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Marten Law: Renewable Energy Standards--California and Congress Moving in Different Directions

Dustin Till   By Dustin Till, Associate, Marten Law Group PLLC

“California and Congress seem to be headed in opposite directions on climate policy this year. California has expanded its renewable portfolio standard (RPS), meaning public and private utilities must now acquire up to a third of their energy from renewable energy sources,” writes Dustin Till. “Congress, meanwhile, has been backing away from climate change regulation, including a federal clean energy standard (CES) that, until recently, was considered relatively non-controversial.”

“Alternative energy standards—variously called CESs and RPSs —are requirements that utilities acquire a certain percentage of the electricity from renewable resources. These type of regulations define the types of power generation that qualify as ‘renewable’ or ‘clean,’ and generally allow regulated utilities to purchase electricity from any qualifying renewable resource based on the characteristics the utility values most (e.g., price, quantity, duration, intermittency, reliability, etc.). Many jurisdictions also allow regulated utilities to trade renewable energy certificates (RECs) (i.e., a credit issued for each megawatt [MW] of renewable energy generated) to further increase compliance flexibility,” explains the author. “Some jurisdictions such as California allow compliance for a portion of the RPS requirements through the use of tradable RECs (TRECs), which are RECS that can be traded separate and apart from the energy associated with their creation. TRECs allow utilities in one state to take credit for renewable energy developed in another state without having to take delivery of the physical power.”

“At least 30 states have adopted mandatory RPSs, and another seven states have adopted non-mandatory RPS goals. The types of generating technologies that qualify as ‘renewable’ vary from jurisdiction to jurisdiction. For example, most states classify wind, solar, landfill gas, biofuels and biomass as ‘renewable’ sources, while other states have broader standards that classify advanced nuclear and carbon capture and sequestration (CCS) as ‘clean.’ While most RPSs are neutral as to which qualifying resource is used for compliance, some states have enacted ‘carve outs’ that require that a certain percentage of the RPS is met via specific technologies, or ‘multipliers’ that incentivize particular technologies by awarding more than one REC per MW purchased,” Till reports. “The Scoping Plan for implementing the greenhouse gas emission reductions called for in California's greenhouse gas legislation (Assembly Bill 32) calls for a 33% mix of renewable resources. Given the size of California's energy market, the structure of its RPS program has consequences for participants in renewable energy markets throughout the western U.S.” subscribers can access the complete commentary, Marten Law: Renewable Energy Standards--California and Congress Moving in Different Directions. Additional fees may be incurred. (approx. 9 pages)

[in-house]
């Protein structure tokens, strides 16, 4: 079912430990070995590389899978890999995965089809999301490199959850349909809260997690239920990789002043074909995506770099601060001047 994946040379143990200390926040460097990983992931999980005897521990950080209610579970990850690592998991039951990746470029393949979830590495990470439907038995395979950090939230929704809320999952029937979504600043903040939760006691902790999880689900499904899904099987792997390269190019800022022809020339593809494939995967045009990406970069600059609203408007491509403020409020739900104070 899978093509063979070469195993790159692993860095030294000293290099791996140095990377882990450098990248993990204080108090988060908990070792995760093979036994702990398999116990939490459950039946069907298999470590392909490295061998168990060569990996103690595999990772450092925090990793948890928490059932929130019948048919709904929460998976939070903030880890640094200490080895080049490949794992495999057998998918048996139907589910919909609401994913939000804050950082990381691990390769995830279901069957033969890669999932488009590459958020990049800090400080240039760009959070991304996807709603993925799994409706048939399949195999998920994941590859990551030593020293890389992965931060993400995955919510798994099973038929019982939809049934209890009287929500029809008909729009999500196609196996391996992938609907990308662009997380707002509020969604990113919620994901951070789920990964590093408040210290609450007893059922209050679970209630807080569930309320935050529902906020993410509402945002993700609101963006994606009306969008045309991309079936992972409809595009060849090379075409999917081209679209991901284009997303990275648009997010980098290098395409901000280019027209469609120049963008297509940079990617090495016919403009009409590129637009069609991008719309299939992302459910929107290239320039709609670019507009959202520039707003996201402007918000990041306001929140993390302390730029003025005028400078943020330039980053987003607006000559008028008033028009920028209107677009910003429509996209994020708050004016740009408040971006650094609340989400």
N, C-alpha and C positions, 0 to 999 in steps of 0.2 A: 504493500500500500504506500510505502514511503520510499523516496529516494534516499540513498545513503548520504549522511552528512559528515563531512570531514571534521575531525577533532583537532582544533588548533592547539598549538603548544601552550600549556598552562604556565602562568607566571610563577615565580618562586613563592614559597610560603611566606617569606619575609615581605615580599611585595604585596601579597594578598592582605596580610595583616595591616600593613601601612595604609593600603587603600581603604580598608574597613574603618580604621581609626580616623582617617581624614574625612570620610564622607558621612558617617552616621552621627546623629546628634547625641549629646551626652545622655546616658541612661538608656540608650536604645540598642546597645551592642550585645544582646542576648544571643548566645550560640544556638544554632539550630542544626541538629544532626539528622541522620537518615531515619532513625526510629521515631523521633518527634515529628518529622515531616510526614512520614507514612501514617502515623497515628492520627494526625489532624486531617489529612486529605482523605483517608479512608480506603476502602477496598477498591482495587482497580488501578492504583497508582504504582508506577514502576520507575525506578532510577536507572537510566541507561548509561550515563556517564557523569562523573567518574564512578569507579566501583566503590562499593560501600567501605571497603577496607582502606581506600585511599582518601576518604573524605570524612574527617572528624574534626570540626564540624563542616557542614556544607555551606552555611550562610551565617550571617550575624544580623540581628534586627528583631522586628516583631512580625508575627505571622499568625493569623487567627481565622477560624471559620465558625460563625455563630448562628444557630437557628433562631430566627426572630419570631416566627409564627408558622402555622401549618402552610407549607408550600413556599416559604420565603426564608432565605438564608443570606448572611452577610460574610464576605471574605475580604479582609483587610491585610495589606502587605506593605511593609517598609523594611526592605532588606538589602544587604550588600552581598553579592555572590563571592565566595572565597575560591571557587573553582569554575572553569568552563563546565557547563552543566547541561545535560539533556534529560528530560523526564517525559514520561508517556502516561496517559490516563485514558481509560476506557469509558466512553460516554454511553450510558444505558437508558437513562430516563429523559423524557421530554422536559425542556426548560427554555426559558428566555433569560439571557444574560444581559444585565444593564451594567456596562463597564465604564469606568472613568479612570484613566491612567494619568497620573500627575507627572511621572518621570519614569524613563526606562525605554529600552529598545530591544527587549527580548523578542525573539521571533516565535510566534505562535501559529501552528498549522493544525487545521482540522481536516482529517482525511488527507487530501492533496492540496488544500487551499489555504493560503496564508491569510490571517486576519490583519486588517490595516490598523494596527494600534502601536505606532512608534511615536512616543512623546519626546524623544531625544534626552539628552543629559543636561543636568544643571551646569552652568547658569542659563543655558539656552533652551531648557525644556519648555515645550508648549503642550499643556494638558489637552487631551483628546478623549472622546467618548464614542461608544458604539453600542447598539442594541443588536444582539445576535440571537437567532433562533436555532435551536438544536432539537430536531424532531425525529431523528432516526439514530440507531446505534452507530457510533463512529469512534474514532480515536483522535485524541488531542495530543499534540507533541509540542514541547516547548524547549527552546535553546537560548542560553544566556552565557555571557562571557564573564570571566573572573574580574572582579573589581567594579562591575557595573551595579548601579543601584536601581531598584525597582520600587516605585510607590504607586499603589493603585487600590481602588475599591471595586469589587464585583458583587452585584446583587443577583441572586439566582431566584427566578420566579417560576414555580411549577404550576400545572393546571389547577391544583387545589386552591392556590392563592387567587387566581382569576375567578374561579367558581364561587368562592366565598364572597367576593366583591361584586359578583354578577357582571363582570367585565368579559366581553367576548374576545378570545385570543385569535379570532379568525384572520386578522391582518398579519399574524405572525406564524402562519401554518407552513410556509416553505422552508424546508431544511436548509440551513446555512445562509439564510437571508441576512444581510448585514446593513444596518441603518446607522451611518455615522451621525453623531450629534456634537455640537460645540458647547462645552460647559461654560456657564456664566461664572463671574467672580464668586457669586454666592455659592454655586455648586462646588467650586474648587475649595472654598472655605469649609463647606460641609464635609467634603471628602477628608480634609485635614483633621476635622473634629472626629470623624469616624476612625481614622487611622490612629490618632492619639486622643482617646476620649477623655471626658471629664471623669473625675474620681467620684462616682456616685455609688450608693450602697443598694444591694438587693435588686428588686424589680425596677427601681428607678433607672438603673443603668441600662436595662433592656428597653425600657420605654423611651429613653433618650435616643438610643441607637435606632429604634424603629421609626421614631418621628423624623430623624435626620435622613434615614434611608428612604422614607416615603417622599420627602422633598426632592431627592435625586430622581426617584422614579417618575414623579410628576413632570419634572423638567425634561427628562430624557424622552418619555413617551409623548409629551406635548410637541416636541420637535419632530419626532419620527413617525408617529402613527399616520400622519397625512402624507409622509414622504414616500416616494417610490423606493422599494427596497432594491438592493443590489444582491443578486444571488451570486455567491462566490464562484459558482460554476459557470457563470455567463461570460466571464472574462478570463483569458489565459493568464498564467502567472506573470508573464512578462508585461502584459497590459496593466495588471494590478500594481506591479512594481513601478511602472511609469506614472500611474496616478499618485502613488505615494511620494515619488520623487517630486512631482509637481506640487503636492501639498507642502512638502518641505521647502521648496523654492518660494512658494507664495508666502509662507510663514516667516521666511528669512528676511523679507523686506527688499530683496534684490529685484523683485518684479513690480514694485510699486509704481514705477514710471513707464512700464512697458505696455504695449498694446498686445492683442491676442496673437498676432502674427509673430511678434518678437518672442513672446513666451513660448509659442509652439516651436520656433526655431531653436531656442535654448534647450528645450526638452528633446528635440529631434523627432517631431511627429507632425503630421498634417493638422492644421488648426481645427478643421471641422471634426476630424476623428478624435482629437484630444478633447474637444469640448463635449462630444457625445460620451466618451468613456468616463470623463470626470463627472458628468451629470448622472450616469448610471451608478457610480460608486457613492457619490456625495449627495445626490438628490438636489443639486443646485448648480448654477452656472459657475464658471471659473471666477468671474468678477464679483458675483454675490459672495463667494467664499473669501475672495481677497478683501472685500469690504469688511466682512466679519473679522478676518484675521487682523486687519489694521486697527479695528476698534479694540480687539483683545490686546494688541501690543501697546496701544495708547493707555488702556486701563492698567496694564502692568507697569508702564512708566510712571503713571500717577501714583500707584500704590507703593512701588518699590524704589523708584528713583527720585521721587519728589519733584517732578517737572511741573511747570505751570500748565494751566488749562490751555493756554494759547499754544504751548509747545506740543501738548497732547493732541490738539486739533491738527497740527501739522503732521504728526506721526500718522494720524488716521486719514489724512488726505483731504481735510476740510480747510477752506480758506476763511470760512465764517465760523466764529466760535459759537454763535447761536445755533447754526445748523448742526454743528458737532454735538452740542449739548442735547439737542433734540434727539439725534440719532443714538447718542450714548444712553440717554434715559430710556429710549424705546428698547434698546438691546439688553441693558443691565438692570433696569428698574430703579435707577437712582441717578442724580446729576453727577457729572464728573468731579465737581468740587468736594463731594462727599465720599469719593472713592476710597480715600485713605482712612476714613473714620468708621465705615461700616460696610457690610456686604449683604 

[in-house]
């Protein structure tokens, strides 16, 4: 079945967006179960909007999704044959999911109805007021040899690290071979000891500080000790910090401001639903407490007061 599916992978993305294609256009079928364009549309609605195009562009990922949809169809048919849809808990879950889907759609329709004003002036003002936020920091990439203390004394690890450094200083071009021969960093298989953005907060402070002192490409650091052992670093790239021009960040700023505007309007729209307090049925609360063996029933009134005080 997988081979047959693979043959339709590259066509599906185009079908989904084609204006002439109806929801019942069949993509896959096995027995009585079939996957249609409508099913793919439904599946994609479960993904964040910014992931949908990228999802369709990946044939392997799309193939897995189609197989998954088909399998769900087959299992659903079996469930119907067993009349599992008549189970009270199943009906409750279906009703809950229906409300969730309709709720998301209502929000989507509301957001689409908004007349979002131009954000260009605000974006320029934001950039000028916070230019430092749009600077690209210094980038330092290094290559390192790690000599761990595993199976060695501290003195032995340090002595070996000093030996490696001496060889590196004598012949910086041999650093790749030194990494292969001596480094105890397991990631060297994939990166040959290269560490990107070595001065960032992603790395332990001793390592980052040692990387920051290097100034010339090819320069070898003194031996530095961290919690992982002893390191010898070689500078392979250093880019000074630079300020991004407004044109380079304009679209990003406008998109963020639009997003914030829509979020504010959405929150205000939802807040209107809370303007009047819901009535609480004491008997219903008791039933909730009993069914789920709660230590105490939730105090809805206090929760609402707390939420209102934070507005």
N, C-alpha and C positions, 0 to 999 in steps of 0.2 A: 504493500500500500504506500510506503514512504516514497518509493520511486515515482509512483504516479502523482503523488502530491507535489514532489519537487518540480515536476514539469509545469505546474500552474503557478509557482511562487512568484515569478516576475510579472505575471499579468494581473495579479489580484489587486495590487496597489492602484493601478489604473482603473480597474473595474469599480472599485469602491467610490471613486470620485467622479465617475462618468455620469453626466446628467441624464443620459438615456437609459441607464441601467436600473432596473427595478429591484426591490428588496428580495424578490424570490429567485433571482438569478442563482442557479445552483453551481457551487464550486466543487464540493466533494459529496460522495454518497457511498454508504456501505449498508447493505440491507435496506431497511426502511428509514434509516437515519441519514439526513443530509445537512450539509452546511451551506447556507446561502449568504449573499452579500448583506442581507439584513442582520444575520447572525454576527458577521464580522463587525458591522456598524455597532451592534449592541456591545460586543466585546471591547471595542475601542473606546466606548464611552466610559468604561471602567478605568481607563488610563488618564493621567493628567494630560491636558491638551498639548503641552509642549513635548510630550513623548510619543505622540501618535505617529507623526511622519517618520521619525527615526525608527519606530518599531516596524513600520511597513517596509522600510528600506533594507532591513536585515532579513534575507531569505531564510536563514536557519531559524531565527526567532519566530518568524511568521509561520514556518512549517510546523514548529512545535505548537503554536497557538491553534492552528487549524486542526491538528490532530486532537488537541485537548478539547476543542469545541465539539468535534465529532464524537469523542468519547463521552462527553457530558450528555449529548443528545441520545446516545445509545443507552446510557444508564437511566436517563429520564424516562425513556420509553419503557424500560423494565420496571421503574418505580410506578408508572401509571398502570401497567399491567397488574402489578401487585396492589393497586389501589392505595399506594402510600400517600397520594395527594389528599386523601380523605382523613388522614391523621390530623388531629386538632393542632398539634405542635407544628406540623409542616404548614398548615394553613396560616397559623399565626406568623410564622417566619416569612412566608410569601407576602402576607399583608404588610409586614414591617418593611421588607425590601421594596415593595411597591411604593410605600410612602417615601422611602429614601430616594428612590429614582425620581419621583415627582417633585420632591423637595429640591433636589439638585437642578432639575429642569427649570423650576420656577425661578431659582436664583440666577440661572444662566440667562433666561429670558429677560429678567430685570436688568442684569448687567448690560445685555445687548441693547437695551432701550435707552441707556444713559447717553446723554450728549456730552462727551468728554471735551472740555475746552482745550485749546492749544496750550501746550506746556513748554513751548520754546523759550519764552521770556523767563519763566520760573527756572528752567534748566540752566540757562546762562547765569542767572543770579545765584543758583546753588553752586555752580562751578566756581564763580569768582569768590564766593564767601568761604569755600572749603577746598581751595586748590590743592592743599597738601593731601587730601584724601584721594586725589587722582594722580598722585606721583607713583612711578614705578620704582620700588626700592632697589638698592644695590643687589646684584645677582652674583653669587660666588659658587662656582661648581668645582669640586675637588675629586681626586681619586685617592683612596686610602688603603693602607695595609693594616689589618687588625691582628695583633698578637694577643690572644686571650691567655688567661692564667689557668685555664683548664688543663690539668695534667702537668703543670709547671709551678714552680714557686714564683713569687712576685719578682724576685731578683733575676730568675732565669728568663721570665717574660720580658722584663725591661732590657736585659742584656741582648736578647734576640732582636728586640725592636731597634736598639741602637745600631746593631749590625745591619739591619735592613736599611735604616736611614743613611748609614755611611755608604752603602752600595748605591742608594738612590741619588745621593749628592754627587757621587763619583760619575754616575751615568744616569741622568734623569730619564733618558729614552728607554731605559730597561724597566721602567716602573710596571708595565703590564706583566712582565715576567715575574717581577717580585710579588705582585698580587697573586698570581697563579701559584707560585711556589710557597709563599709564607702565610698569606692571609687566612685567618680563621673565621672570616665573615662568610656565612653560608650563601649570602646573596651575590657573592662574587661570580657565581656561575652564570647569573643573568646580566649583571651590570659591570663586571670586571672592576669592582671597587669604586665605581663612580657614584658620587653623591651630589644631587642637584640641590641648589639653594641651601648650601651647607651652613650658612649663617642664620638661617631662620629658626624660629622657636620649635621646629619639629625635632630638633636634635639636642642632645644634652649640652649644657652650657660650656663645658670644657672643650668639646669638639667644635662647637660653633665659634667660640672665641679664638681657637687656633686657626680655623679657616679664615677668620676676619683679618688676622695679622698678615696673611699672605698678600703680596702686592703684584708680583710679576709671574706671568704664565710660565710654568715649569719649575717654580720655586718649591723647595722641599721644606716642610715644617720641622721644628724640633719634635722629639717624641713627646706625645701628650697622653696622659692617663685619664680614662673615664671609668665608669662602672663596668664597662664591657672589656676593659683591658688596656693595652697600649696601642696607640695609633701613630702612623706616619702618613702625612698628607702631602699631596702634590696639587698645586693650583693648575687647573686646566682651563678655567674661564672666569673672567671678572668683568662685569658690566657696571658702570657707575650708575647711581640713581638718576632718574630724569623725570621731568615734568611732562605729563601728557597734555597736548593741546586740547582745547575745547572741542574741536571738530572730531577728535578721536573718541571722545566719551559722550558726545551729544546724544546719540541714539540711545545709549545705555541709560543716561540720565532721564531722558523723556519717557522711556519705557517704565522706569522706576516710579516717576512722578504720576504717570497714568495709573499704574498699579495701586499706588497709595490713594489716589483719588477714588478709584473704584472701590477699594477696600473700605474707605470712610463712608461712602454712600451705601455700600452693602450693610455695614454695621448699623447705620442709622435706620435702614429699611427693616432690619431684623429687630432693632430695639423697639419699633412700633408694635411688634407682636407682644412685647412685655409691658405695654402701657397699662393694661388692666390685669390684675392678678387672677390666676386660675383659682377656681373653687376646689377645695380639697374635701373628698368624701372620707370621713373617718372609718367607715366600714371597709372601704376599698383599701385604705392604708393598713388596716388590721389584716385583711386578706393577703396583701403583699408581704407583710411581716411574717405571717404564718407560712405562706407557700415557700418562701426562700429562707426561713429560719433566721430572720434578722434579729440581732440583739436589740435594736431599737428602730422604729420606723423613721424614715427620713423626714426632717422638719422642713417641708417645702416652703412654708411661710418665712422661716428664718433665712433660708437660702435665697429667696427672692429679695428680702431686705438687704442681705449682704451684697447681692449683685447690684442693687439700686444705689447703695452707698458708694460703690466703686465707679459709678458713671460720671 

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As a lawyer with the Marten Law Group, Dustin Till practices environmental and land use litigation with a special focus on climate change issues, permitting, and environmental review in the Pacific Northwest. Dustin represents clients in Washington, Oregon, Idaho and Alaska on a broad range of environmental matters, including permitting and energy infrastructure siting. Dustin shares his climate change expertise on behalf of Marten Law Group writing ongoing articles for Lexis Nexis’ Environmental Law and Climate Change Center. Dustin has appeared before the Eighth Circuit Court of Appeals, federal district court and the Washington State Court of Appeals.

 Renewable Energy - Wind and Solar

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Global Climate Change, 3-17C Environmental Law Practice Guide 17C, by Michael B. Gerrard, Andrew Sabin Professor of Professional Practice and Director, Center for Climate Change Law Columbia Law School, and Cullen Howe, Esq. Arnold & Porter LLP (Matthew Bender).

Climate Change and Global Warming, 1-1A Treatise on Environmental Law 1A, by Frank P. Grad, Chamberlain Professor Emeritus of Legislation, Columbia University School of Law (Matthew Bender).

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